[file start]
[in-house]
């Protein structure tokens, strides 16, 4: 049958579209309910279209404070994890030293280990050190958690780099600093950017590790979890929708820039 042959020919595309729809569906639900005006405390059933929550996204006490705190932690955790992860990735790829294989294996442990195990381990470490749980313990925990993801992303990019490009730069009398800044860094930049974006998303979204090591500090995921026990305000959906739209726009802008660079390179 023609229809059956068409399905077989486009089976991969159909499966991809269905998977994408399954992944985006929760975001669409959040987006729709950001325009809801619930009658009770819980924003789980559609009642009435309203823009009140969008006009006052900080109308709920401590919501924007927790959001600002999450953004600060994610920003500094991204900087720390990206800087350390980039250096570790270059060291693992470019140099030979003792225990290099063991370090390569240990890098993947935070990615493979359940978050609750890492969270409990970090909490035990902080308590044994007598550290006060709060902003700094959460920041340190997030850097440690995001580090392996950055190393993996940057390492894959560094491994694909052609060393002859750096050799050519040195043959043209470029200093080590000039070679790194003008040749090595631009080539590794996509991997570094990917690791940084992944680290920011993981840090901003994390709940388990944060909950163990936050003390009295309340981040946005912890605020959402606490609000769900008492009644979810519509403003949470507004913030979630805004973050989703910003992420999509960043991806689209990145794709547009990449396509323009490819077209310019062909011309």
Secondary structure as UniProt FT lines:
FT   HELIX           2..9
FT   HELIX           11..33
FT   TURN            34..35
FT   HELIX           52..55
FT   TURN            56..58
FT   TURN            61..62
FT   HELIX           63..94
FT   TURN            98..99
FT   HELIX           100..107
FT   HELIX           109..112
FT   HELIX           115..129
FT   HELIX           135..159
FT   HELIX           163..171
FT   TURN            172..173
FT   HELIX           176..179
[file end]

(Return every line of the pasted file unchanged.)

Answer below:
[in-house]
């Protein structure tokens, strides 16, 4: 049958579209309910279209404070994890030293280990050190958690780099600093950017590790979890929708820039 042959020919595309729809569906639900005006405390059933929550996204006490705190932690955790992860990735790829294989294996442990195990381990470490749980313990925990993801992303990019490009730069009398800044860094930049974006998303979204090591500090995921026990305000959906739209726009802008660079390179 023609229809059956068409399905077989486009089976991969159909499966991809269905998977994408399954992944985006929760975001669409959040987006729709950001325009809801619930009658009770819980924003789980559609009642009435309203823009009140969008006009006052900080109308709920401590919501924007927790959001600002999450953004600060994610920003500094991204900087720390990206800087350390980039250096570790270059060291693992470019140099030979003792225990290099063991370090390569240990890098993947935070990615493979359940978050609750890492969270409990970090909490035990902080308590044994007598550290006060709060902003700094959460920041340190997030850097440690995001580090392996950055190393993996940057390492894959560094491994694909052609060393002859750096050799050519040195043959043209470029200093080590000039070679790194003008040749090595631009080539590794996509991997570094990917690791940084992944680290920011993981840090901003994390709940388990944060909950163990936050003390009295309340981040946005912890605020959402606490609000769900008492009644979810519509403003949470507004913030979630805004973050989703910003992420999509960043991806689209990145794709547009990449396509323009490819077209310019062909011309």
Secondary structure as UniProt FT lines:
FT   HELIX           2..9
FT   HELIX           11..33
FT   TURN            34..35
FT   HELIX           52..55
FT   TURN            56..58
FT   TURN            61..62
FT   HELIX           63..94
FT   TURN            98..99
FT   HELIX           100..107
FT   HELIX           109..112
FT   HELIX           115..129
FT   HELIX           135..159
FT   HELIX           163..171
FT   TURN            172..173
FT   HELIX           176..179